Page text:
Posted on August 28, 2005
Hagel & Jeckel
Chattering anti-war magpies
We're told by the Left that Cindy Sheehan, by virtue of her son's death in Iraq, has "absolute moral authority" to say whatever she wants without fear of criticism. Because of this, we're not supposed to reveal the stupidity of her statements, notice her habit of consorting with traitors, or point out that she's been lying. Okay, so I won't.
But that's no reason not to criticize Sheehan-like blatherings when they spill from the mouth of a Republican senator. After all, those same people who have made Cindy a cult hero enjoy few things better than a little GOP infighting. There's no need, then, to have any compunction about telling Sen. Chuck Hagel to shut his food hole.
The "moderate" Nebraska Republican has been critical of the U.S. war effort in Iraq from the very beginning. However, his recent remarks on ABC's This Week have brought him to the point that when he speaks, all you have to do is add the words "quagmire" and "addarat-nablaughuhminnahh," and you'd swear you were listening to Ted Kennedy instead. Despite the consistency of his cynicism, it is now being hailed by the media as a new development that is creating a rift within his own party, and validating of the antics of Mrs. Sheehan and her groupies.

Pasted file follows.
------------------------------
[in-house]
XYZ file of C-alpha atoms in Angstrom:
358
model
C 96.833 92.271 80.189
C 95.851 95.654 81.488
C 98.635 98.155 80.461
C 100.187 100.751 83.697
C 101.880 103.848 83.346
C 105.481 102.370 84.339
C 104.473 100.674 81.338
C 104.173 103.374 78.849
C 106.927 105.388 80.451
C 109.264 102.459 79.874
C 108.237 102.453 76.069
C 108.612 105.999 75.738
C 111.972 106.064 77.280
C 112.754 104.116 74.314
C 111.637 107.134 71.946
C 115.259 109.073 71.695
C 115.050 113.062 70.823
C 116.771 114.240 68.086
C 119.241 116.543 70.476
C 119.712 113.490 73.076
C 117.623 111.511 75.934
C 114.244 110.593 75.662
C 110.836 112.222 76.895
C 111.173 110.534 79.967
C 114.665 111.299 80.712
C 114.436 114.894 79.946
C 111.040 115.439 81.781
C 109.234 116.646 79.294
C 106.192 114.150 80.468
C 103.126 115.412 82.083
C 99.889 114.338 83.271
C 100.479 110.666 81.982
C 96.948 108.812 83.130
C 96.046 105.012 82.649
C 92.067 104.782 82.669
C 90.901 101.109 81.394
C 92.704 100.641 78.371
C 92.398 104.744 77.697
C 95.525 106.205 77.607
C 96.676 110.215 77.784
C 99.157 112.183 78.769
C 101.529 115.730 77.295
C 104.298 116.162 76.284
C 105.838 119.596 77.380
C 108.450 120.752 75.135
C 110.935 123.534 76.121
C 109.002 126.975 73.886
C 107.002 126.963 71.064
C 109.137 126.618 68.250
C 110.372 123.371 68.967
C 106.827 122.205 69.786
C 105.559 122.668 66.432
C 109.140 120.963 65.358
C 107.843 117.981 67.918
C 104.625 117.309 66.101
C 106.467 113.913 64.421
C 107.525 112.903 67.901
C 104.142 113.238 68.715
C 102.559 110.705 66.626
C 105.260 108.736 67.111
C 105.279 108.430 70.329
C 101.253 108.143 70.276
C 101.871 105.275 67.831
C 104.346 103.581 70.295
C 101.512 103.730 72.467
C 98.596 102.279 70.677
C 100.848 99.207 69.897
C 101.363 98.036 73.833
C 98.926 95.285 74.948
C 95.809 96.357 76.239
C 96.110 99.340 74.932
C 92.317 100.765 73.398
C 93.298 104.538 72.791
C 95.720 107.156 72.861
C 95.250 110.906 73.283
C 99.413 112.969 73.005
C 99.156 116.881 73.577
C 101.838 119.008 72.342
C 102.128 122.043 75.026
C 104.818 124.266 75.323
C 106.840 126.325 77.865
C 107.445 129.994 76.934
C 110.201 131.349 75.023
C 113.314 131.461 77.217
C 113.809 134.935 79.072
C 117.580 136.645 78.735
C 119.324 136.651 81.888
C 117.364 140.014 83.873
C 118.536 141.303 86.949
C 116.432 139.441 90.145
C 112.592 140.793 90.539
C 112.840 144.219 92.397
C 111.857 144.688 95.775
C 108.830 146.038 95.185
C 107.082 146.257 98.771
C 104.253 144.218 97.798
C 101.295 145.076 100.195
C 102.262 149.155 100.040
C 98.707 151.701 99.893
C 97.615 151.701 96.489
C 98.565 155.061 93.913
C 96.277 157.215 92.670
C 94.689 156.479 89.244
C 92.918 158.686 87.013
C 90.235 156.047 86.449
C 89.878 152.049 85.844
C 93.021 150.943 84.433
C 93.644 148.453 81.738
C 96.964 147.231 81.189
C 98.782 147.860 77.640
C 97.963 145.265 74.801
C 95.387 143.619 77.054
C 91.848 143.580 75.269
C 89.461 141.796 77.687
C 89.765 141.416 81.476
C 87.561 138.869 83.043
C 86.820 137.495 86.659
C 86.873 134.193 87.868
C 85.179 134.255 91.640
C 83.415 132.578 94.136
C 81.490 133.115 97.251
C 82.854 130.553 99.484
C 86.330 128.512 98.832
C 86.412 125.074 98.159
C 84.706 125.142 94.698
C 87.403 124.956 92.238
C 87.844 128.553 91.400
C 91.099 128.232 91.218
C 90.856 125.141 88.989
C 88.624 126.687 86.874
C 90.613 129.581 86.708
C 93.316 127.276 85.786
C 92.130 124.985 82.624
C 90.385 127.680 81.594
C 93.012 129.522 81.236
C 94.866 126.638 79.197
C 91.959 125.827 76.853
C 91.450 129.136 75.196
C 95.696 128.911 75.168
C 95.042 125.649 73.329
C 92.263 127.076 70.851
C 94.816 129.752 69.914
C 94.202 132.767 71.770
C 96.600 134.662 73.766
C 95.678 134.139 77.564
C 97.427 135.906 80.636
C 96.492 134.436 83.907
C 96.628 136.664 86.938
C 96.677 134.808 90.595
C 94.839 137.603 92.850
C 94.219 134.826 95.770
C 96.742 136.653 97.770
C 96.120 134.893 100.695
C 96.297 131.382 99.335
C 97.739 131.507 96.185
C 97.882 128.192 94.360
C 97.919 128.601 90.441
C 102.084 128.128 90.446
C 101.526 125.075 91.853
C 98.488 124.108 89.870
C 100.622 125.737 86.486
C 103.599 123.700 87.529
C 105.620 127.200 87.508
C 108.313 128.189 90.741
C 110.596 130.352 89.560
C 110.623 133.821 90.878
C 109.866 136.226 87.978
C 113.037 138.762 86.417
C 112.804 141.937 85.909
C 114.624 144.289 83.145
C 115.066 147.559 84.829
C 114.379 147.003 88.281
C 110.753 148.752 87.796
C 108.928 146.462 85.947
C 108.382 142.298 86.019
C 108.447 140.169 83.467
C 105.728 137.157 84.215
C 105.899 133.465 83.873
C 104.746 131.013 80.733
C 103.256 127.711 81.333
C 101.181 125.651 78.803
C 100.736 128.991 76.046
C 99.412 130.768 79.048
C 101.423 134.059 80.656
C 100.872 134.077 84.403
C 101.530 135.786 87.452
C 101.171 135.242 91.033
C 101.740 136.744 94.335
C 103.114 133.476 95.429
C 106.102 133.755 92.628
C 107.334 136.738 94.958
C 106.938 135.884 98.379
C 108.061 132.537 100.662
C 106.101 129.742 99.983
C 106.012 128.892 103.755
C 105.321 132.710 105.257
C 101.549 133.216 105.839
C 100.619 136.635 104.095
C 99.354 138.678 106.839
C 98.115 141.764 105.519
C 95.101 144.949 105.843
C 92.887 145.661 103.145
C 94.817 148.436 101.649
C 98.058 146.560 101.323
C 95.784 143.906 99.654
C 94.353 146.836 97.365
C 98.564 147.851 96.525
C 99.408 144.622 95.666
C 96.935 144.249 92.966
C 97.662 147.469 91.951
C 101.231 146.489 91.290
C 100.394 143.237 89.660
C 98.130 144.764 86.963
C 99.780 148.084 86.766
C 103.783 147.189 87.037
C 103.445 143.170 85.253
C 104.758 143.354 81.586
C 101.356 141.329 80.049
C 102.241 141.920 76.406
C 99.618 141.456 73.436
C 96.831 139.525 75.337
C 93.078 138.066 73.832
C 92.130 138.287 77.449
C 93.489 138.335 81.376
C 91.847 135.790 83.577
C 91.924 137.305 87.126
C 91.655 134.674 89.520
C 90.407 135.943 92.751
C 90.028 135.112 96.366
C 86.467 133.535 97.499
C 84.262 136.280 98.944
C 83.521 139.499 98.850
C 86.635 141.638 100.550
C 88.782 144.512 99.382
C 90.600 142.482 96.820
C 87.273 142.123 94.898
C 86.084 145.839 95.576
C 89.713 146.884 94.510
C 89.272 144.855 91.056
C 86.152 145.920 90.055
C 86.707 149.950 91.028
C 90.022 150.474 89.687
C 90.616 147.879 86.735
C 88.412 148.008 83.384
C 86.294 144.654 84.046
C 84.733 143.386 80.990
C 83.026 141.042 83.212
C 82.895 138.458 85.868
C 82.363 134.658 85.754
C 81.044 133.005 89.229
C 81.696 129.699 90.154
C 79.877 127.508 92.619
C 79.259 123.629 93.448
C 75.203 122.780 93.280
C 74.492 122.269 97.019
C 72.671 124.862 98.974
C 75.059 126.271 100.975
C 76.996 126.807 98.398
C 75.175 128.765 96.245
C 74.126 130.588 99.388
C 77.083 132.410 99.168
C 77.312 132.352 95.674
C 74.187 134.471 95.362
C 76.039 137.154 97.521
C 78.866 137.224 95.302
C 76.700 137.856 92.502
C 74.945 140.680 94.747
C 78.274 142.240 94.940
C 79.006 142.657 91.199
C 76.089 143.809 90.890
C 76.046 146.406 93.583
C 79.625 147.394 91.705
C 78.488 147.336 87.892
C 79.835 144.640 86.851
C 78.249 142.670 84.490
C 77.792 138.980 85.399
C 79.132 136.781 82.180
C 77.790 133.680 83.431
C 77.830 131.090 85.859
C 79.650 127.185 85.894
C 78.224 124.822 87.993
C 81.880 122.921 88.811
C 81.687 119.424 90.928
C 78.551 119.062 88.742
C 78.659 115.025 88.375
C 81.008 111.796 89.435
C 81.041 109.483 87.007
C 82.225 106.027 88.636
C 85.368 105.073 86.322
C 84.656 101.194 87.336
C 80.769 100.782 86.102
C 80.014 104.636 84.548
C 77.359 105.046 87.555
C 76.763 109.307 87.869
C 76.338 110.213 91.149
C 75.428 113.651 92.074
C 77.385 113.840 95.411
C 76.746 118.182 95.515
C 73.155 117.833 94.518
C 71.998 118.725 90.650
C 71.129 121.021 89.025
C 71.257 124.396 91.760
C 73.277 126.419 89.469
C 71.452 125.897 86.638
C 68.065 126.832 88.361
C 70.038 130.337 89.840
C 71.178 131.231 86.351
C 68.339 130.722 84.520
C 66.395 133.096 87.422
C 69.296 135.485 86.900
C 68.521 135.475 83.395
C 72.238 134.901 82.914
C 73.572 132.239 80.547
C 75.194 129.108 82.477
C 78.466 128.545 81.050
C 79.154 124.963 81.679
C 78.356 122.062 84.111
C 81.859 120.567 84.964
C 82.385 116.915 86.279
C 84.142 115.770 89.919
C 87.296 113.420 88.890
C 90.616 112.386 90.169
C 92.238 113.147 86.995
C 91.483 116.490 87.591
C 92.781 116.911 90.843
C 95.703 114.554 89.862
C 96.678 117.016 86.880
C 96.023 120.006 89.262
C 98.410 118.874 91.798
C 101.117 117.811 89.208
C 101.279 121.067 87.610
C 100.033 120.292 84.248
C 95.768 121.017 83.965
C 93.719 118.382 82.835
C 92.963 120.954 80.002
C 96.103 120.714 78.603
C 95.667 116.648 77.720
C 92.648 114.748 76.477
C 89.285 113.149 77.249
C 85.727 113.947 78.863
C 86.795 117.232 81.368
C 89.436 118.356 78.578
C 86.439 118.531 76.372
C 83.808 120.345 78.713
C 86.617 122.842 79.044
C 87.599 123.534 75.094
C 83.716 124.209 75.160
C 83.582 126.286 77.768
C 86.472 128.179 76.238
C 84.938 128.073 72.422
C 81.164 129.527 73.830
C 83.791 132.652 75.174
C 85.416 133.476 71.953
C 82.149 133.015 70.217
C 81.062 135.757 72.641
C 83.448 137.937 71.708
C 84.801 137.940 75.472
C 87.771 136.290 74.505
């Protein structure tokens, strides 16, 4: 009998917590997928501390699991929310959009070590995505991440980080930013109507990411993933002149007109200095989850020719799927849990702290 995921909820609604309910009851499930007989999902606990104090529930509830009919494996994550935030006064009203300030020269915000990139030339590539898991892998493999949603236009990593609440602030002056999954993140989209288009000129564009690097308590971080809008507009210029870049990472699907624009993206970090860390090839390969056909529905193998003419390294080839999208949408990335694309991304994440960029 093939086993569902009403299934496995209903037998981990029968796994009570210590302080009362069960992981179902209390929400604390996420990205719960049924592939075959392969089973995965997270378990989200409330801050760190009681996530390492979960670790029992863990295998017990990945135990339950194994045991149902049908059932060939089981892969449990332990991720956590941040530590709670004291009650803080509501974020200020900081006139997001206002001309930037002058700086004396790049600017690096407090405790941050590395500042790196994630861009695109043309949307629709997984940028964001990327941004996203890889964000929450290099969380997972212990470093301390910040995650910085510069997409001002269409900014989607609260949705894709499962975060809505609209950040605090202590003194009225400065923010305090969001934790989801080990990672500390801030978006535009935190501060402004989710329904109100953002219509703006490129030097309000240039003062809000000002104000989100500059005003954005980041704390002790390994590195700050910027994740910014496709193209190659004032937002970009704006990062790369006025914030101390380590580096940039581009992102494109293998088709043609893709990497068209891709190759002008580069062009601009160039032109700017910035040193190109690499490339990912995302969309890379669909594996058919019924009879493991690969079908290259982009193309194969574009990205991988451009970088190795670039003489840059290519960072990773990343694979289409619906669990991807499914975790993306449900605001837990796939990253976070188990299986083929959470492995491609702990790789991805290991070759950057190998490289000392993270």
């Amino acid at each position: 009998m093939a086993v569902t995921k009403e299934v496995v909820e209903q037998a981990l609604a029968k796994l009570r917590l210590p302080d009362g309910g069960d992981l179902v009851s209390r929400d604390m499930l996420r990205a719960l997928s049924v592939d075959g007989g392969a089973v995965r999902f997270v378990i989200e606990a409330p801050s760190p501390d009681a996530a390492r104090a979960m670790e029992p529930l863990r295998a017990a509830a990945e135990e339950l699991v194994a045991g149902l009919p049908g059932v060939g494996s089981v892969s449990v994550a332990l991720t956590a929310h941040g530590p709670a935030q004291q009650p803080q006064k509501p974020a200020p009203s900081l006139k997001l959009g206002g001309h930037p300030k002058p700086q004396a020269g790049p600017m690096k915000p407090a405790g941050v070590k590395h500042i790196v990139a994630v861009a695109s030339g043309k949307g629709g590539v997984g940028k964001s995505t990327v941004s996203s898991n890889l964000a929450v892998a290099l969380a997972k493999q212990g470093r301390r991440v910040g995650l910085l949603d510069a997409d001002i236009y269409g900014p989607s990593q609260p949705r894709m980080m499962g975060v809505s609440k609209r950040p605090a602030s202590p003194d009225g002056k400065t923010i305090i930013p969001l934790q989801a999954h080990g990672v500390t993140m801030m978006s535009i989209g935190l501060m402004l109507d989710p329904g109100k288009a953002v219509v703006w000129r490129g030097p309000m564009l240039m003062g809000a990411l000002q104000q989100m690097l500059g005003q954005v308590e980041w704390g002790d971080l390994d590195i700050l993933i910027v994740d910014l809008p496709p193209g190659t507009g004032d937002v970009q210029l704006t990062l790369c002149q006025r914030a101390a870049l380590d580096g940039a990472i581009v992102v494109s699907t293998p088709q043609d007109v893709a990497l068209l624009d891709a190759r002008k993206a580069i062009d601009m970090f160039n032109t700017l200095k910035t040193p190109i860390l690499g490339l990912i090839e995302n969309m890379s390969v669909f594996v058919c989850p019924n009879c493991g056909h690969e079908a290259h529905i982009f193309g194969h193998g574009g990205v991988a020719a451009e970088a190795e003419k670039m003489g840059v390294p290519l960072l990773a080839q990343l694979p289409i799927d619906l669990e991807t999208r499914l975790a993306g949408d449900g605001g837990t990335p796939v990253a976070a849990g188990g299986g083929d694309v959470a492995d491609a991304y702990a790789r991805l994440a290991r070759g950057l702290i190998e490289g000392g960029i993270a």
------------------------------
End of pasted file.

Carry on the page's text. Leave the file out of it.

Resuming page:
Recent reports have referred to Hagel as a "leading" GOP senator, despite the fact that he holds no chairmanships above the subcommittee level. Apparently, they consider him to be one of the party's leaders because he is considering a run for the 2008 presidential nomination, although his prospects are so bleak that liberal Republicans must be pining for the glory days of the Specter '96 campaign.
If you don't see a lot of Republicans lining up behind this "leading" senator of theirs, perhaps it's because of comments like this one that he made to This Week's George Stephanopolous: "I think our involvement there [in Iraq] has destabilized the Middle East, and the longer we stay there, I think the further destabilization will occur."
Can you think of anything more redundant than "destabilizing" the Middle East? What are we going to do for an encore, drive Harry Belafonte nuts? The only way the Middle East can be said to have been stable before the war is from the viewpoint of dictators and Islamic terrorists. For Saddam Hussein and Abu Musab al-Zarqawi, the pre-war status quo must have felt very stable indeed.